The trailer for Season 9 of Roadtrip Nation looks great.
Remember how I said I was going to read a series of books based on characters in their twenties and find lessons that can be drawn from them? I didn’t tell you about it? My bad. I could have sworn…
Anyway, that’s what my focus on books has been lately. I know it’s going to be a stretch since characters in novel are only constructed as diferent parts of a writer’s point of view, but it’s a challenge I’m willing to take on anyway. The first book I tackled is The Time Traveler’s Wife.
Have you ever been hanging out with friends and started playing 20 questions because you ran out of conversation topics and everyone was bored? Prior to this book, my answer to the question, “If you could have any superpower, what would be?”, was always Time Travel or rather, Teleportation. However, after this book, I’m rethinking my desire for a power that would allow me to bend Time at will.
Audrey Niffenegger’s book is a story about a boy and a girl who fall in love. We first meet them in the library, where the boy works and the girl came to check out a book. They meet for the first time. Only it’s not really the first time. At least for Clare (that’s the girl). She’s known Henry since she was a little girl. Don’t be mistaken, this is not a story about childhood friends meeting each other for the first time after many years. You only have to read the title of the book to figure it out.
Henry is a time traveler, or if you want to get technical, a Chrono-Displaced person. He time travels to different stages in his life, which sounds really awesome…only it’s not. He comes and goes against his will and has no control over where he goes…or anything for that matter. He shows up on the other side, naked, often cold, bumping into (sometimes literally) quite uncomfortable situations. That’s how a 30-something Henry meets a 6-year old Clare.
Their love story develops throughout the book, as things get more and more challenging. Certain technical parts were confusing to me, like , the way he could time-travel to meet himself and how sometimes, he could be time-traveling to a place where another version of himself was also time-traveling.
It did prompt a question in my mind that I could use for this little experiment of mine. The book plays a lot with Time, Memory and Knowledge and how they shape a person’s life. Because of Henry’s time-traveling and his relationship with Clare, there were things that Clare knew way before they happened, which greatly affected the way she grew up and how she came to view the world. The 20-something period is so full of uncertainty and fear of the unknown. However, we must continue to take action, preparing for the future even if we don’t know all the details.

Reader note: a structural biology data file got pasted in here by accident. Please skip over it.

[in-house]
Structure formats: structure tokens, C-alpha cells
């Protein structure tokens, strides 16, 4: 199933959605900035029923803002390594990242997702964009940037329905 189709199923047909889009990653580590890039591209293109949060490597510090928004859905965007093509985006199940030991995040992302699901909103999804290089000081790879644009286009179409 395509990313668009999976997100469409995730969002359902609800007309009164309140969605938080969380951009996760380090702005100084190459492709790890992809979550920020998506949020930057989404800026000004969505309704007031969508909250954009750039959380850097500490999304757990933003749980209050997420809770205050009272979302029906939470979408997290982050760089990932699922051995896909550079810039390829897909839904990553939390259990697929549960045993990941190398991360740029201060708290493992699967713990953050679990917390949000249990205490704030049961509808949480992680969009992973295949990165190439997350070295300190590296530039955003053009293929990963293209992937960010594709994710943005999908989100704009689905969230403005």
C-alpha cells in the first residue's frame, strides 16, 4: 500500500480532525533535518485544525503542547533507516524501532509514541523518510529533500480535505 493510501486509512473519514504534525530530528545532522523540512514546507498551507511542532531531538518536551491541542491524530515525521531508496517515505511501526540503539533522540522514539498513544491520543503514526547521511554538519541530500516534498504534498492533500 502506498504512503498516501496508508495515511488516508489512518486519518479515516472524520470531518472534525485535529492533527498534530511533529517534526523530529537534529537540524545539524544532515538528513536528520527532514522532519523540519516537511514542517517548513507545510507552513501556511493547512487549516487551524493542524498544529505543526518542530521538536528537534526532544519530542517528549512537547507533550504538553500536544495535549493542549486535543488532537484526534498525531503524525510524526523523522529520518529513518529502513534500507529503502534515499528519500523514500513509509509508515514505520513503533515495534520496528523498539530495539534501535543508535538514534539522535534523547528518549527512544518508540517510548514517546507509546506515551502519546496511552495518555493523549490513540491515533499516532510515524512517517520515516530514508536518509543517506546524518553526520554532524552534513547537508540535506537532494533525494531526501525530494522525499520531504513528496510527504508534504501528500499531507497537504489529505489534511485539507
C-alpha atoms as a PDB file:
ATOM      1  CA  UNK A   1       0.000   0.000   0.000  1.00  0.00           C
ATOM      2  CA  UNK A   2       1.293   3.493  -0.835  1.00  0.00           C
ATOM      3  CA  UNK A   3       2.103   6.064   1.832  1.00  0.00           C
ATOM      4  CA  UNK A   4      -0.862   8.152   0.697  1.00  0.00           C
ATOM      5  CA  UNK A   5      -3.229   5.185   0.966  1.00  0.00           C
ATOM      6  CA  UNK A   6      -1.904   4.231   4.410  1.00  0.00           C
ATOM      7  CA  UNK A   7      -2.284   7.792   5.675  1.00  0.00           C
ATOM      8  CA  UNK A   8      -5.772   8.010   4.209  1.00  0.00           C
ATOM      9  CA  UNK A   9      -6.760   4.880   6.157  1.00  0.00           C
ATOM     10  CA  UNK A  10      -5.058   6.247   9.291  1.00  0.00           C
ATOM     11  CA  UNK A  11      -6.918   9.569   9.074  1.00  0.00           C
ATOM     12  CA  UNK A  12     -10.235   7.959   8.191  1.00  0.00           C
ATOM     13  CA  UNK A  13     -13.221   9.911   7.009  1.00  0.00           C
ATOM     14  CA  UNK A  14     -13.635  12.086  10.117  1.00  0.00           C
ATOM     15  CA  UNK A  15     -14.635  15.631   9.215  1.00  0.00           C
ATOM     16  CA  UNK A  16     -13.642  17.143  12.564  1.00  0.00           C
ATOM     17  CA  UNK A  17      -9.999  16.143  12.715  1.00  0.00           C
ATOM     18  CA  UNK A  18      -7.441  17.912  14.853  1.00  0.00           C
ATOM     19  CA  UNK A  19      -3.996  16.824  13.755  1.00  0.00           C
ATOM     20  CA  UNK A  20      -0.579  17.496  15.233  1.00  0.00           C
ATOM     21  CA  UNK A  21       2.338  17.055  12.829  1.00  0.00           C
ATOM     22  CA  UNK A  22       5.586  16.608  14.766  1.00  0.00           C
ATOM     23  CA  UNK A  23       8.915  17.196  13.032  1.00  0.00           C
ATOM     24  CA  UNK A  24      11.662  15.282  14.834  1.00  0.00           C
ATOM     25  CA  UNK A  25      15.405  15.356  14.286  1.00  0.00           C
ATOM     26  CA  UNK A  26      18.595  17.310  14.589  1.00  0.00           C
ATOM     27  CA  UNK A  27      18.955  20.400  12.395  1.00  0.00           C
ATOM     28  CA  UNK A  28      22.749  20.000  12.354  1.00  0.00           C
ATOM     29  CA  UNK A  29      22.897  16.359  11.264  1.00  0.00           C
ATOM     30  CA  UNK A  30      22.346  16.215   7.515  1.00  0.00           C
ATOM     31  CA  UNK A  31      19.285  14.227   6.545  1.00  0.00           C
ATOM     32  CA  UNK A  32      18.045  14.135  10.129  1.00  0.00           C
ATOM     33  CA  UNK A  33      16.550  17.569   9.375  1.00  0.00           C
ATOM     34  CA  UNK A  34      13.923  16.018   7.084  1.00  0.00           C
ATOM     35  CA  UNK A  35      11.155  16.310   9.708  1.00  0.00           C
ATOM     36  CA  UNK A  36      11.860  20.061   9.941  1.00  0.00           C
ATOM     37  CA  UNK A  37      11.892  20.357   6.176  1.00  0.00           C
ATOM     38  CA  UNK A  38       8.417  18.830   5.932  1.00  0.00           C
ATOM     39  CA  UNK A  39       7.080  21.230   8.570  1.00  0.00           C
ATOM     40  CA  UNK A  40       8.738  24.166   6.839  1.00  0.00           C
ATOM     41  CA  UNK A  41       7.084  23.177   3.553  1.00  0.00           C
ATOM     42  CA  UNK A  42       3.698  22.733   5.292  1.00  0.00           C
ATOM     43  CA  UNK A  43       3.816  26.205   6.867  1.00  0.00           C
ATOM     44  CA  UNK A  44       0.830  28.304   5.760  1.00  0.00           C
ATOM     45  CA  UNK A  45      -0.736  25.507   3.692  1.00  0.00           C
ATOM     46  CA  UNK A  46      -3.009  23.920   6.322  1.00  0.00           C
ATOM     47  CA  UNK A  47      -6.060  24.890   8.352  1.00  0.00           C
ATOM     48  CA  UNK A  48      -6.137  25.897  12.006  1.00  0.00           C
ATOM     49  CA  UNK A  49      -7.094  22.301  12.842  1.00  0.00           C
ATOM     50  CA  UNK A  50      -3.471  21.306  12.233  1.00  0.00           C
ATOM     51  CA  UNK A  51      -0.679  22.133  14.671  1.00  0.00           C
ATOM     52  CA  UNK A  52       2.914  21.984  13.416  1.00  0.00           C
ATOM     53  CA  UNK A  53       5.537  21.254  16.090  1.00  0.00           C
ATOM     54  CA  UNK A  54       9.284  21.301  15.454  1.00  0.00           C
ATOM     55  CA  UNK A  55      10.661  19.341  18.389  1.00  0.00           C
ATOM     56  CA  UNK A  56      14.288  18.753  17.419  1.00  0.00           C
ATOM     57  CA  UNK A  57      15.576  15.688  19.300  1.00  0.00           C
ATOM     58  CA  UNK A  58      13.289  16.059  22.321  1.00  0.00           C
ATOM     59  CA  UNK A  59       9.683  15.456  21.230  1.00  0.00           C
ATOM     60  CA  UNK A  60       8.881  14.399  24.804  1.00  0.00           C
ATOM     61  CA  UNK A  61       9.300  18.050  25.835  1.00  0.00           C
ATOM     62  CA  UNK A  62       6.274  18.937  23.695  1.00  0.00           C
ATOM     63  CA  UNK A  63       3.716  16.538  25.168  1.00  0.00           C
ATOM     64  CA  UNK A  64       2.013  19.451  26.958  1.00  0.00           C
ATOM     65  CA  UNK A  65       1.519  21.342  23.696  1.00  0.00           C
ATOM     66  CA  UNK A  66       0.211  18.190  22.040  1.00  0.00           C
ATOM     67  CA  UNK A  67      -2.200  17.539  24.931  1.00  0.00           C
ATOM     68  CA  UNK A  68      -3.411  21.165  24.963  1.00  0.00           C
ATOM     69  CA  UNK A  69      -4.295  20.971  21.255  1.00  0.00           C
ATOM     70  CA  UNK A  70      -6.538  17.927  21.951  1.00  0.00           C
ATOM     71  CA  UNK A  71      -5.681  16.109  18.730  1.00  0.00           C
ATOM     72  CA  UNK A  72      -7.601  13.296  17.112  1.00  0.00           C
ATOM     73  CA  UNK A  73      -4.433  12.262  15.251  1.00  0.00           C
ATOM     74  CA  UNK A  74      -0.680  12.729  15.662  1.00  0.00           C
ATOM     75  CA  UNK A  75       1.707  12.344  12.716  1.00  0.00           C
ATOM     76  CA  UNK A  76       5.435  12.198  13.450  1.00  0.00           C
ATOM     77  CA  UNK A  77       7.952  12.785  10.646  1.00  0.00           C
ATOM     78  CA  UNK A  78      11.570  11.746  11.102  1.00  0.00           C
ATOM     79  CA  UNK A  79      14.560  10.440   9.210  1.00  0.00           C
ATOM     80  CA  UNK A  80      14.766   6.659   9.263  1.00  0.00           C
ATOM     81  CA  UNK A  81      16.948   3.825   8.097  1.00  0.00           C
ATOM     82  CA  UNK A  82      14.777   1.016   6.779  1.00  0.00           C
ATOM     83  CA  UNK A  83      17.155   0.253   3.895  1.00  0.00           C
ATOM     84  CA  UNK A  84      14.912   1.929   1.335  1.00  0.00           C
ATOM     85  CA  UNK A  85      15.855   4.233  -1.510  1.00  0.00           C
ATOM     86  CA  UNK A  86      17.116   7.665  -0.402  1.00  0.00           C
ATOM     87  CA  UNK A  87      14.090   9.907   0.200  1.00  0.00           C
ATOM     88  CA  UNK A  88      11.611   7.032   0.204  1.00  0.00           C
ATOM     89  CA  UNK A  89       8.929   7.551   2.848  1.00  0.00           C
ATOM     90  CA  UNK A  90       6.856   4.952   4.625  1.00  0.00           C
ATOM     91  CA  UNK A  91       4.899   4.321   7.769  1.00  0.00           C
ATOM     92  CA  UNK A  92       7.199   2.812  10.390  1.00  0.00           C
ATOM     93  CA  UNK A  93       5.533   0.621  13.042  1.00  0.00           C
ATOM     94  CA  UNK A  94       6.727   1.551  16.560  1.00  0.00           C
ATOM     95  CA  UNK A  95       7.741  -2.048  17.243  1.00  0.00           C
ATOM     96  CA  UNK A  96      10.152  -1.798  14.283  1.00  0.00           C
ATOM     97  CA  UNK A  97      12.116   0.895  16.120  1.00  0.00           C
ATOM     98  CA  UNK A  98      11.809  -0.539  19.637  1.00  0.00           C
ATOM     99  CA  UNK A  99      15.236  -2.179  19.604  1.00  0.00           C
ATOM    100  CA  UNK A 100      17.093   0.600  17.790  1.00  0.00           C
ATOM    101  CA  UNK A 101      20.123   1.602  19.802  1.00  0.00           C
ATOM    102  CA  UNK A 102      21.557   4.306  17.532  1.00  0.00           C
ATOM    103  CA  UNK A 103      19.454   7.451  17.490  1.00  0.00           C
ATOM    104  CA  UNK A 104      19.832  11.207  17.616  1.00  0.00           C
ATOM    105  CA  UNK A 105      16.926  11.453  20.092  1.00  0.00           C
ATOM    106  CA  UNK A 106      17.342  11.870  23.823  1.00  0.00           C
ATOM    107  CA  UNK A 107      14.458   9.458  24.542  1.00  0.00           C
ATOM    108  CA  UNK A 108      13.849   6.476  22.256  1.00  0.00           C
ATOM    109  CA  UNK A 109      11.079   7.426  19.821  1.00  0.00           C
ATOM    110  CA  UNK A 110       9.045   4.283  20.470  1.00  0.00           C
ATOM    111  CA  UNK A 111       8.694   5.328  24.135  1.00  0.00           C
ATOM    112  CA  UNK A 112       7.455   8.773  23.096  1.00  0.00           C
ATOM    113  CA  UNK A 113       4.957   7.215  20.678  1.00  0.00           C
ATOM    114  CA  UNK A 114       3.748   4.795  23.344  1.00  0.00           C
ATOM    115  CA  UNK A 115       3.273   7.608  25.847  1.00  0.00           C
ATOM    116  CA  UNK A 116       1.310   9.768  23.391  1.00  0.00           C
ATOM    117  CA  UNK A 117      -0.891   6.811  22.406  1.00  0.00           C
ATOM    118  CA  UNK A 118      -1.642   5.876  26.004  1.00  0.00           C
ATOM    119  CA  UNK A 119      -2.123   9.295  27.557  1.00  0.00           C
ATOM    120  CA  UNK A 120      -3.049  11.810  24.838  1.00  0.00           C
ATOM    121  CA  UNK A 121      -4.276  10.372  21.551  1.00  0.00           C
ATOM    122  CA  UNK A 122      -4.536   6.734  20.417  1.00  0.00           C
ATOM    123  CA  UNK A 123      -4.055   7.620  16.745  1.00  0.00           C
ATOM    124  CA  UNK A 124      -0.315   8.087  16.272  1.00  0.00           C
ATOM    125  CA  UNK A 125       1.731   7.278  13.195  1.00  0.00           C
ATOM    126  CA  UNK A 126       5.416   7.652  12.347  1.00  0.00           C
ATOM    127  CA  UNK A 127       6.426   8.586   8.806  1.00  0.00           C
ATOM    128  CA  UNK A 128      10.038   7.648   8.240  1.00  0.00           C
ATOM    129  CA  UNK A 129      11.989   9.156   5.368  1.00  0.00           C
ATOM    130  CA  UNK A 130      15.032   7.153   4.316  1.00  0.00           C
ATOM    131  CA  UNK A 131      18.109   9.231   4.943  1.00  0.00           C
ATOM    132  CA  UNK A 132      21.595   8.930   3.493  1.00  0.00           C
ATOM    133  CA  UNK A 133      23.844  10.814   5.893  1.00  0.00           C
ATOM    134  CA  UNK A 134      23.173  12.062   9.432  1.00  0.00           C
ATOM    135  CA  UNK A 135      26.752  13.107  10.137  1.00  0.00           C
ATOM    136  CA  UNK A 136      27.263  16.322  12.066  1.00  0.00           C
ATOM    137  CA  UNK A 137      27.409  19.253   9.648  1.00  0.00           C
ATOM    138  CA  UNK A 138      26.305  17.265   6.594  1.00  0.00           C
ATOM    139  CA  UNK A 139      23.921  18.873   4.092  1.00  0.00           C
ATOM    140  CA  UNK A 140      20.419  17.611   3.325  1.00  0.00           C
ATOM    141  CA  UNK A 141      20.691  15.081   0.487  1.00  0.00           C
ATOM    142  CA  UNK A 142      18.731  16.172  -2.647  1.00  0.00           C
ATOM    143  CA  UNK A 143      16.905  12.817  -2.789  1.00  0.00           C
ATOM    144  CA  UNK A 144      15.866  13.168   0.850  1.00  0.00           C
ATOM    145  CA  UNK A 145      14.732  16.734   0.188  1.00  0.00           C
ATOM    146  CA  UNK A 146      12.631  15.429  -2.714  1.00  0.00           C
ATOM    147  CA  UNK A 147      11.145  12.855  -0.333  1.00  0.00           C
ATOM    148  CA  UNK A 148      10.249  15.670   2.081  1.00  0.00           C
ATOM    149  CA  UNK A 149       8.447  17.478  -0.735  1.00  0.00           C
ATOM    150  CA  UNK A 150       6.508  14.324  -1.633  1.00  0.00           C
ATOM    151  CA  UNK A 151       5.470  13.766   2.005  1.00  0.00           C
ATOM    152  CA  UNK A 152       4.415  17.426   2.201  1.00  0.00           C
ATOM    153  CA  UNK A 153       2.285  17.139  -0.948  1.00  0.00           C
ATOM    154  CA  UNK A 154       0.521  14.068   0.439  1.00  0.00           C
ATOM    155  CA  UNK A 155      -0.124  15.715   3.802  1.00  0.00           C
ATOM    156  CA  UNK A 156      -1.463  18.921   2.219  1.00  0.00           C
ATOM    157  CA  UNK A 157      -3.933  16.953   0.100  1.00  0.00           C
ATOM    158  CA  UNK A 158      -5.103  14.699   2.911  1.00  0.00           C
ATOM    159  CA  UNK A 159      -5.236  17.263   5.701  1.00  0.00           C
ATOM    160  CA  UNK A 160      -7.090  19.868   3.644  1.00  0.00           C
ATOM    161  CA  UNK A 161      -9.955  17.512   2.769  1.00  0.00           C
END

Here’s my question: What’s one thing that Christmas You (4 months from now) would be grateful to Present You for having done today? A little wordy, but you get the point.
I was in New York City with a few friends, last week, exploring as much as we could. From Chinatown to the Village, from Brooklyn to the Lower East Side, we tried to fit as much as possible in 3 days. Because we were trying to cram as much as we could in 3 days, there were times when I was just physically exhausted and didn’t want to keep going. Yet, their enthusiasm and the prospect of a good time and experience kept me going…and going…and going.
Here were some of my goals for the weekend:
- See the Brooklyn Bridge
- Eat good food (include plantains if possible)
- Go to a modern art museum and see an exhibition that makes the hair on the back of my head stand up
- Go to a spoken word/music event
We ended up doing it all and more, and meeting a few people along the way.
The day I got back from my trip, I read the post on Joel Runyon’s Blog of Impossible Things on how to make better choices. His main point was to say yes more often, yes to impromptu adventures and yes to seeking out more impromptu adventures. For a highly impulsive person like me, it’s easy to see it as, “don’t plan, just do”. However, as I read more closely, I realized what he was saying was more along the lines of “Plan…then leave room for adventure”.
Now, that my trip is over, I’m trying to see how this would work in my daily life. How do I take more adventures? How do I make more space to recognize and to say yes to the better choice, the better story, the impromptu adventure?
The 3 things I wanted to cover on this blog are books, music and all things, 20-Something. So, this is my first post explicitly related to 20-Something stuff. Even though I’m almost halfway through my twenties, I often still feel like I’m just getting into the twenties. I have the privilege of working with people a few decades ahead of me and have benefited greatly from their mentoring. I didn’t realize how much what I was learning was impacting my life, until I started getting asked to mentor high school girls.
Asked to give younger girls advice, here are 5 things I’d share:
1. People will say you are what they see you do